United States District Court, D. Connecticut
ORDER DENYING MOTION FOR RECONSIDERATION [DKT. 26]
AND MOTION TO AMEND [DKT. 27]
VANESSA L. BRYANT, UNITED STATES DISTRICT JUDGE
Jose Cortes filed his complaint pro se under 5
U.S.C. §§ 552 and 552a alleging that Defendant,
Department of Correction, improperly rejected his book order.
Plaintiff sought damages and an order that he receive his
required for prisoner civil complaints under 28 U.S.C. §
1915A (2000), the Court conducted an initial review of
Plaintiff's complaint to identify cognizable claims and
dismiss any portion of the complaint that is frivolous or
malicious, that fails to state a claim upon which relief may
be granted, or that seeks monetary relief from a defendant
who is immune from such relief.
out in the Court's Initial Review Order, see
[Dkt. 15], Plaintiff's action pursuant to 5 U.S.C.
§§ 552 and 552a for violation of his rights to
freedom of information and to petition the government for
redress of grievances in connection with the rejection of his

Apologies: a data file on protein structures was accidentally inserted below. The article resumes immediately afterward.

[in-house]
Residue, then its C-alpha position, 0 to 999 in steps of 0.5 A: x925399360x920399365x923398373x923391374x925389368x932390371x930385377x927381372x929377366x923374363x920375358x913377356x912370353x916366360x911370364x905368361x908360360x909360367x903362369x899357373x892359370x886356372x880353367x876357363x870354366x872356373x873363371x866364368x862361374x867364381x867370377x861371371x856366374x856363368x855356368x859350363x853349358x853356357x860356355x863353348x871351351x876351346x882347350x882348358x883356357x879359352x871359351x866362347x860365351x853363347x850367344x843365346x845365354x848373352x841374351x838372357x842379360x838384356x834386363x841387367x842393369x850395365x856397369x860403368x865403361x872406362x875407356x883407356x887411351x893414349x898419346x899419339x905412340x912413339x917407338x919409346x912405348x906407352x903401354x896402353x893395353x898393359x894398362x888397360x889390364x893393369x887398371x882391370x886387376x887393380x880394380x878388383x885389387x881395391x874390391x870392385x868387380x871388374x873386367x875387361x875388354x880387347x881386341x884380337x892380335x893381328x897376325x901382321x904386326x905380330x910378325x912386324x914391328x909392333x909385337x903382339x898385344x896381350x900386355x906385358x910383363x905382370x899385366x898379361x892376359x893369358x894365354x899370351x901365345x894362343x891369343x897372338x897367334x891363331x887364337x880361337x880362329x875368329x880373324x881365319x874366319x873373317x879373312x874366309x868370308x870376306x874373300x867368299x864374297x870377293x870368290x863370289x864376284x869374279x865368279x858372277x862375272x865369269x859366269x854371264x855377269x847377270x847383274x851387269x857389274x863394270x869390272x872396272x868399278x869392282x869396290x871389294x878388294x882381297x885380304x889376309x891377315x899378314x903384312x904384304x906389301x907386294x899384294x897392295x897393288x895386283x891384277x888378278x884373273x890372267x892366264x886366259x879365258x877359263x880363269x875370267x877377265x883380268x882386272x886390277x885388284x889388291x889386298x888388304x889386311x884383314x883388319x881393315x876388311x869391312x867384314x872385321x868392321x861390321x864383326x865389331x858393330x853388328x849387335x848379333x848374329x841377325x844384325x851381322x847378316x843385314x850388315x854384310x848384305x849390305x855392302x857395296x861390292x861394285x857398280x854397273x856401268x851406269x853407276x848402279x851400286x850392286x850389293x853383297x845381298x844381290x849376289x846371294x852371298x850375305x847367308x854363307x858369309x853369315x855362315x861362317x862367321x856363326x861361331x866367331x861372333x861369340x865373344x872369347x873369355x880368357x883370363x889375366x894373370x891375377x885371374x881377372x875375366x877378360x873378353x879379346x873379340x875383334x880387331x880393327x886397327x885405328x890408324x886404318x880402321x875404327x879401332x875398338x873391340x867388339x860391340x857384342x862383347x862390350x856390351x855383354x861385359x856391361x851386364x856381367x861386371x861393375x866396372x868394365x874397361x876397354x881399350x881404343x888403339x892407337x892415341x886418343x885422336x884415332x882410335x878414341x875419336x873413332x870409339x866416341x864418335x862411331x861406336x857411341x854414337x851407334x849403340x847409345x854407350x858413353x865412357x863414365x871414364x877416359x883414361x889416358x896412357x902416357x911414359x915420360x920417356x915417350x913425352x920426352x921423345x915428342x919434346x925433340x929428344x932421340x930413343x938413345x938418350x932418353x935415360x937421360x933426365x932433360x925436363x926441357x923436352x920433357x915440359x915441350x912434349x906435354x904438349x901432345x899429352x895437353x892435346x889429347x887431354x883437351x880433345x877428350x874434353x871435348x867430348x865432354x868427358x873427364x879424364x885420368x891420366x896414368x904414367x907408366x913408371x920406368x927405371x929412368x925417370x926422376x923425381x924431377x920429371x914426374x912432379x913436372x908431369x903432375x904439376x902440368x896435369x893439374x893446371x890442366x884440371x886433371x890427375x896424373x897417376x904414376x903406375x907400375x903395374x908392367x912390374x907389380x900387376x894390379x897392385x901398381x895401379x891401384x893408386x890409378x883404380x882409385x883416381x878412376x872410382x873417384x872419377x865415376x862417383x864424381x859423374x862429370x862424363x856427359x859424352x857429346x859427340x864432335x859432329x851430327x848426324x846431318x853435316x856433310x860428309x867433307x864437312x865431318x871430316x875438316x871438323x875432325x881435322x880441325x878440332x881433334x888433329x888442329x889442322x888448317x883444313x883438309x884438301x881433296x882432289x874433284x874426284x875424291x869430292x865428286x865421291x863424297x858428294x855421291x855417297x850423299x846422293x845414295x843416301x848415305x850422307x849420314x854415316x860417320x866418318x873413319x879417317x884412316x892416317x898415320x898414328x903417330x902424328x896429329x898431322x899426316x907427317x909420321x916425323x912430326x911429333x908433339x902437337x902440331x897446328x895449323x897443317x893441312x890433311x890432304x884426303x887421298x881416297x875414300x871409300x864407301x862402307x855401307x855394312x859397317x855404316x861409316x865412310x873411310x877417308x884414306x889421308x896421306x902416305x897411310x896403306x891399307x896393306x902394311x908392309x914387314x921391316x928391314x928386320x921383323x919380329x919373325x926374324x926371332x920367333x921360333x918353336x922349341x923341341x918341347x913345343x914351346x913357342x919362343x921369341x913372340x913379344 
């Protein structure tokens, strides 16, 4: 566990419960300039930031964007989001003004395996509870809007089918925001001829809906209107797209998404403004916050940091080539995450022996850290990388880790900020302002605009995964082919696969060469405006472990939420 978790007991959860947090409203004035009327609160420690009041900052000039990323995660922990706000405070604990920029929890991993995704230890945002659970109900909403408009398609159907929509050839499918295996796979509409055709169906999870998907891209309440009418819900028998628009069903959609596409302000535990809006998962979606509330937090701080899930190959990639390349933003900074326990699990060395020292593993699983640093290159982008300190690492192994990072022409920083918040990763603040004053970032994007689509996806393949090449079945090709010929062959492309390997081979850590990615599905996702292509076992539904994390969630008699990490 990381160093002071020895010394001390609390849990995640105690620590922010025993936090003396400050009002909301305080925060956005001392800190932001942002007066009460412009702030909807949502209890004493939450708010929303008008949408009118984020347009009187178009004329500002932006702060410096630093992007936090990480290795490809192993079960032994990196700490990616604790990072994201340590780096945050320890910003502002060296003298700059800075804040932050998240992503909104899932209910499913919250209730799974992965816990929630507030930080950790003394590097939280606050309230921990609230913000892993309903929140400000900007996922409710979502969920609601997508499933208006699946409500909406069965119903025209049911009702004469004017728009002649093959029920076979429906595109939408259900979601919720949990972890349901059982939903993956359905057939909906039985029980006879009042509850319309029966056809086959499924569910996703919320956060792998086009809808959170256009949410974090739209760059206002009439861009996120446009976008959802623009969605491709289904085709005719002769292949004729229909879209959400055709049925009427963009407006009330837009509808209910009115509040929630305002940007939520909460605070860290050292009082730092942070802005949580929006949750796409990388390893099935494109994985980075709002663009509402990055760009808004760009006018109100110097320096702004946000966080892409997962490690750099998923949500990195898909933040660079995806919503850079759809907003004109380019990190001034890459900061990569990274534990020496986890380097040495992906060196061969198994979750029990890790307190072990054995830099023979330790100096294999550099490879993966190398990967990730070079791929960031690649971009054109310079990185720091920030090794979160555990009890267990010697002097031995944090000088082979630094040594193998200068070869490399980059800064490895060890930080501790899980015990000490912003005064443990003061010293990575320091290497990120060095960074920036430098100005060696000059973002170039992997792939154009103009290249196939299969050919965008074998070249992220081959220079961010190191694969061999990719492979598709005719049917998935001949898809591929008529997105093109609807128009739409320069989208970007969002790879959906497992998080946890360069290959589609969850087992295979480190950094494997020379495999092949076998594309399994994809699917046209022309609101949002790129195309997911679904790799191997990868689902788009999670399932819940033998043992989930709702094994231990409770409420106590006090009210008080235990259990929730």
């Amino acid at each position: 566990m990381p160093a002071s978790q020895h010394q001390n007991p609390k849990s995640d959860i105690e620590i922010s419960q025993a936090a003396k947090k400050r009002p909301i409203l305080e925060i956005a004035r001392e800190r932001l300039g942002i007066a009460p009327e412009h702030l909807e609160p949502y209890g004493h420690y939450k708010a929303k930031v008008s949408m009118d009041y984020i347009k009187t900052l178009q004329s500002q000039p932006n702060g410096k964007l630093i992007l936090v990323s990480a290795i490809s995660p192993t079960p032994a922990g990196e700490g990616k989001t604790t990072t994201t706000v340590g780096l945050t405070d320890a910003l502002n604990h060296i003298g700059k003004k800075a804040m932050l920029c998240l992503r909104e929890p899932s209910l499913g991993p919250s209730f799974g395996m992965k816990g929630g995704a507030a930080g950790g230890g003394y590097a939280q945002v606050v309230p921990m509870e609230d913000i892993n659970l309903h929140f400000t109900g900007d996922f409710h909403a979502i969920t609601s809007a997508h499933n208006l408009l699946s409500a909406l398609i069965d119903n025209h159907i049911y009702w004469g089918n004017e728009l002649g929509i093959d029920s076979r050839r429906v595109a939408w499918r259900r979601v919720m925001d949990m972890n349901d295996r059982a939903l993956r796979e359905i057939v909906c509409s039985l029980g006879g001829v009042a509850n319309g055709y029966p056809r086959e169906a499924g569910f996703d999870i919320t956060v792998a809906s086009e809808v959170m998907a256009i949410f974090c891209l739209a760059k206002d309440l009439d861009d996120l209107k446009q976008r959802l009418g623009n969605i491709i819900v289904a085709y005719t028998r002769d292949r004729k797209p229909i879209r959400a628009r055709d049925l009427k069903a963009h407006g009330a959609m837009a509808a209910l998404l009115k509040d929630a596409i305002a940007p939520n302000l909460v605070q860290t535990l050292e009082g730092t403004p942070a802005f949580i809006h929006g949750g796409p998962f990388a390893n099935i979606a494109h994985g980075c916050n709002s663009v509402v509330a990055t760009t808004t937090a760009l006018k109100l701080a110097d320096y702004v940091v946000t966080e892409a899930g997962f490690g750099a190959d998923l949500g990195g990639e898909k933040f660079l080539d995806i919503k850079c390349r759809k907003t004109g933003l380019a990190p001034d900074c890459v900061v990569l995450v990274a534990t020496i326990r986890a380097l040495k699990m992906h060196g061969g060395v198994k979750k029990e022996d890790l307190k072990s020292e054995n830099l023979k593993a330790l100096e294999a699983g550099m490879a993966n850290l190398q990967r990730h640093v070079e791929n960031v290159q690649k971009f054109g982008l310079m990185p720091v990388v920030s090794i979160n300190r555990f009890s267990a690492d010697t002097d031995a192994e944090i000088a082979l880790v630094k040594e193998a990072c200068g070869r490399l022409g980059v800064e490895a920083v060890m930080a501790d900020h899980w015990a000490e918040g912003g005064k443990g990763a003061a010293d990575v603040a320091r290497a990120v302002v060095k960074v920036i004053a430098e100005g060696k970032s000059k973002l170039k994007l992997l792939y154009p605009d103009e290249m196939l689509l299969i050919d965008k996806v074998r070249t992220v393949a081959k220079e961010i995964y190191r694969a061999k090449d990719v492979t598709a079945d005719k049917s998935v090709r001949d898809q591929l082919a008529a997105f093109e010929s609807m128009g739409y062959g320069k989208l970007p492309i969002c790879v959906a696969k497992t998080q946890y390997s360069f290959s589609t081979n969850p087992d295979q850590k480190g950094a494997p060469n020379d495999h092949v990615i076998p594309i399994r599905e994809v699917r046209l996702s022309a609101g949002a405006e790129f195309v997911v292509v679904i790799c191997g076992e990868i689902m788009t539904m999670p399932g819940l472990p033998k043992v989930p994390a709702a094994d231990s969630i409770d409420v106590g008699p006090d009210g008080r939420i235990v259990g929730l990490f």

requests for copies of Black's Law Dictionary and the New
Oxford American Dictionary failed to state a claim. First,
the Court concluded that Plaintiff had no basis for a freedom
of information claim because the federal Freedom of
Information Act, 5 U.S.C. § 552, applies only to the
federal government, not state agencies such as the Department
of Correction named by Plaintiff. See [Dkt. 15 at
2-3 (citing Crowder v. Farinella, No.
3:17-cv-1135(VAB), 2017 WL 3392546, at *6 (D. Conn. Aug. 7,
2017))]. Next, the Court accounted for a liberal construction
of Plaintiff's Complaint, considering any alternative
potential claim pursuant to 42 U.S.C. § 1983. The Court
concluded that Plaintiff did not name a proper § 1983
defendant, see Id. at 3 (citing Will v. Michigan
Dep't of State Police, 491 U.S. 58, 71 (1989) (state
agencies cannot be sued under section 1983)), and even if he
had, the Complaint fails to allege facts supporting any
cognizable § 1983 claim. See Id. at 3-4.
Finally, the Court highlighted that Plaintiff has no
constitutional right to have a dictionary. See Id.